Reforming U.S. banking laws for the benefit of the legal cannabis industry suddenly looks much more likely Major Thaw By Key Republican Senator On Cannabis Banking

Republican Senator Mike Crapo represents the state of Idaho. Idaho is one of the few states that has refused to budge – at all – in putting an end to cannabis Prohibition.

Mike Crapo is Republican chair of the Senate Banking Committee. Crapo himself has expressed no public support for reform of (federal) anti-cannabis laws.

For these reasons, a previous Seed Investor article pointed to Crapo as one of three “anti-cannabis Republicans” who were the most serious obstacles to legalizing cannabis in the U.S. at the national level.

Crapo hasn’t shown any indication of changing his position on (federal) cannabis legalization. But he is now signaling that it’s time to normalize banking rules for the benefit of cannabis companies in cannabis-legal states.

A Marijuana Moment article supplies the details.

The Republican chair of the Senate Banking Committee said this week that he’s on board with resolving financial services issues in the marijuana industry—though he suggested it may be accomplished through different vehicles than what advocates have been pushing for.

Sen. Mike Crapo (R-ID) told Wikileaf he agrees the federal government must find a way to enable banks to service cannabis businesses in legal states without being penalized by federal regulators.

This is big for the U.S. cannabis industry – in two ways.

At the operational level, the lack of access to banking services forces many cannabis companies to conduct business on a cash-only basis. Cumbersome.

It also severely limits the capacity of U.S.-based publicly listed companies in raising capital. Most have Canadian listings and have been able to conduct financings in Canada’s capital markets. But even north of the Border, companies are now finding it not as easy to raise money.

Liberalizing U.S. banking rules would immediately and directly help the U.S. cannabis industry.

Arguably, it would indirectly benefit the Canadian cannabis industry. If more U.S.-based companies started raising capital in the U.S., this would leave more cannabis investment dollars free for Canadian-based companies raising capital in Canada.

Marijuana Moment also sought feedback from two advocates for the legal cannabis industry.

“Senator Crapo’s willingness to hold a hearing recently on the SAFE Banking Act was very encouraging,” Michael Correia, director of government relations for the National Cannabis Industry Association, told Marijuana Moment. “We’re thrilled to learn that he is open to solving this important issue and we are looking forward to working with the senator and finding a policy solution.”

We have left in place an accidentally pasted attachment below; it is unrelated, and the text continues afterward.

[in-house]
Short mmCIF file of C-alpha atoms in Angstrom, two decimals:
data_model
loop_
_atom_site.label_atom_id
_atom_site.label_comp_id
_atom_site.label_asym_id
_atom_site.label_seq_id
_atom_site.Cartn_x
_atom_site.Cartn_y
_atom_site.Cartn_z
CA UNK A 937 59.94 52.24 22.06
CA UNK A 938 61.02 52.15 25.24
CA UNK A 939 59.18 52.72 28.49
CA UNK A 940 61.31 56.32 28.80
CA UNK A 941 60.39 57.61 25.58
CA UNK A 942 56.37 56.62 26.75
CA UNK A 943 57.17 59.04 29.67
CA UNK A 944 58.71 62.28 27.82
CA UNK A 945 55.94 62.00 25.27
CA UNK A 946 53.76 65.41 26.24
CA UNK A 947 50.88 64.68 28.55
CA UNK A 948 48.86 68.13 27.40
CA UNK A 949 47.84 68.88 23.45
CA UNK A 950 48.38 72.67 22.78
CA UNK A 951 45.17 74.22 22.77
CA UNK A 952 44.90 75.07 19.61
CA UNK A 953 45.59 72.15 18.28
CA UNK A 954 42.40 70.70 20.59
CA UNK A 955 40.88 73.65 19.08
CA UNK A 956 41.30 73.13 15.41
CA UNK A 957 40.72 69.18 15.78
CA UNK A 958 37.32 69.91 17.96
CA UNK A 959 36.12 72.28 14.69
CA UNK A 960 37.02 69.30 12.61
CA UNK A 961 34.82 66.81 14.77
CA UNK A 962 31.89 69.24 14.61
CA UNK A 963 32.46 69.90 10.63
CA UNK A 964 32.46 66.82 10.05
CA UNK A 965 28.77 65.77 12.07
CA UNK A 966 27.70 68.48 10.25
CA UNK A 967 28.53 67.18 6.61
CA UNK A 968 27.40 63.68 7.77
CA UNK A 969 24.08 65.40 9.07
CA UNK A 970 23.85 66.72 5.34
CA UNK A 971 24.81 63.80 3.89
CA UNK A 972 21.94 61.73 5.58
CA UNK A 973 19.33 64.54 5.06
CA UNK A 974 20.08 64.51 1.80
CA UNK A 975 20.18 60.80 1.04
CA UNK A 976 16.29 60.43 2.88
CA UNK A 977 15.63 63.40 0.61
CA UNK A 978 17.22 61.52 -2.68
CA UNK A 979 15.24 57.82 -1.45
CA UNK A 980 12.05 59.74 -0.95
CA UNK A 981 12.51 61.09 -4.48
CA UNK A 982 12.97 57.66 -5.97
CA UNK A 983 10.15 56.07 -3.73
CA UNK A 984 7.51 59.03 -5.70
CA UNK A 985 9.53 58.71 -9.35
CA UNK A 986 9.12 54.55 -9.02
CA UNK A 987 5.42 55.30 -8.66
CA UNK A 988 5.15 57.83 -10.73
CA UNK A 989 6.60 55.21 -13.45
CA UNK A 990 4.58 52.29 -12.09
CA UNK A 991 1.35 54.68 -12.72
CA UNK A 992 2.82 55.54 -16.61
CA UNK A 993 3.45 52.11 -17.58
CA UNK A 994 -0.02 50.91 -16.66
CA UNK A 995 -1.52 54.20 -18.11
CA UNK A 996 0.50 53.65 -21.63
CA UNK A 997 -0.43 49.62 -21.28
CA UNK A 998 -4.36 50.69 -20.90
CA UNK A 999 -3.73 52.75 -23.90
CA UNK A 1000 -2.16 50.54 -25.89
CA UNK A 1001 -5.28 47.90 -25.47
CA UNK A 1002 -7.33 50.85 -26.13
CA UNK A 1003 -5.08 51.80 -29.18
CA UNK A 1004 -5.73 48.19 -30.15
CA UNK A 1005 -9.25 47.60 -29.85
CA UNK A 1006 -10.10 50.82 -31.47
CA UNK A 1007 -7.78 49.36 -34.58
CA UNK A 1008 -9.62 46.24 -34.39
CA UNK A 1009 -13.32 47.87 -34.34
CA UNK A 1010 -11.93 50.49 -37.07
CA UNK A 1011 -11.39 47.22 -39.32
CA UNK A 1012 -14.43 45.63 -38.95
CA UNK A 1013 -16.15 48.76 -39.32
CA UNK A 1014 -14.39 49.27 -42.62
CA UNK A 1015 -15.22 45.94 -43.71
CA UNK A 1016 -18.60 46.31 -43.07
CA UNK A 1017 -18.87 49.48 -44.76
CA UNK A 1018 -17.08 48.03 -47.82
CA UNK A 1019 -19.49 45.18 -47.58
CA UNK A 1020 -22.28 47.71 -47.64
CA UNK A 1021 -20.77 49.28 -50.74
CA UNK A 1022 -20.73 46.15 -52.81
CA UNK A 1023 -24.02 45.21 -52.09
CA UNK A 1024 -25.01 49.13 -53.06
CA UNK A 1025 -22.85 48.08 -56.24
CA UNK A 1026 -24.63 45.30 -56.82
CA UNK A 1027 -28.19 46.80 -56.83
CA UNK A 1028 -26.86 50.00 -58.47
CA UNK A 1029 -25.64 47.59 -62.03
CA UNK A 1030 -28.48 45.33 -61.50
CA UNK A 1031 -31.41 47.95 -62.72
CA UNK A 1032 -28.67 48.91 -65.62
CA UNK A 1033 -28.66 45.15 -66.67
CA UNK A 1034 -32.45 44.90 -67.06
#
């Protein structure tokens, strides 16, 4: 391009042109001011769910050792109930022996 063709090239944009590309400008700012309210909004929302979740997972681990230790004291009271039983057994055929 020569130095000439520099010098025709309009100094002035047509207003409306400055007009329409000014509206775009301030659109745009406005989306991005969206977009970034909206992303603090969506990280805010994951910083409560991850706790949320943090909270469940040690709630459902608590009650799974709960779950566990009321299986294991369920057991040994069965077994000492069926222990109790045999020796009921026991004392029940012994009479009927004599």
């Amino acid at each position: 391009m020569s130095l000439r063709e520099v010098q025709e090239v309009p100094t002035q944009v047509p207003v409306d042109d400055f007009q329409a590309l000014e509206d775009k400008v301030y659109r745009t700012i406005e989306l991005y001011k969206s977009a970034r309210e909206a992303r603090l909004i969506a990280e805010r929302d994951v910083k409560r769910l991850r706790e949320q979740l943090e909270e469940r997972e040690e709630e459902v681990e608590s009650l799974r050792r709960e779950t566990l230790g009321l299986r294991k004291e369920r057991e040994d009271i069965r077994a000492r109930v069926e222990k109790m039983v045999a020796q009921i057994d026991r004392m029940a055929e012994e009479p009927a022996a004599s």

Justin Strekal, political director of NORML, told Marijuana Moment that the chairman’s “acknowledgement of, and now apparent support for, reform in regards to state-legal enterprises could be a watershed moment for this Congress.”

“If [the SAFE Banking Act] passes the Senate, it will become law and disproportionally benefit small businesses who are currently unable to navigate the dysfunctional status-quo without basic financial services,” Strekal said. “This will be good for the nascent cannabis industry and much more importantly, the consumers that they serve.”

Everybody wins, but Small Business wins the most. Nothing wrong with that.

Cannabis normalization requires more than just legalizing access to cannabis for consumers at the state level. It also requires an efficient regulatory structure in which the legal cannabis industry can operate.

As The Seed Investor regularly notes, this is the key to enabling the legal cannabis industry to push out the cannabis black market. California is currently waging a new “War on Drugs” – against its own cannabis black market.

Why? Because the legal cannabis industry is not efficient enough to compete on price with the black market. Most cannabis spending by California consumers still flows to the black market.

Much of the problem here is within the state: over-taxation, over-regulation, and local governments continuing to freeze-out the legal industry. But fixing the U.S.’s broken banking laws with respect to legal cannabis is an important step in the right direction.

It’s not a done-deal yet. But with this key Republican senator indicating a desire to reform banking rules, the prospects are good.

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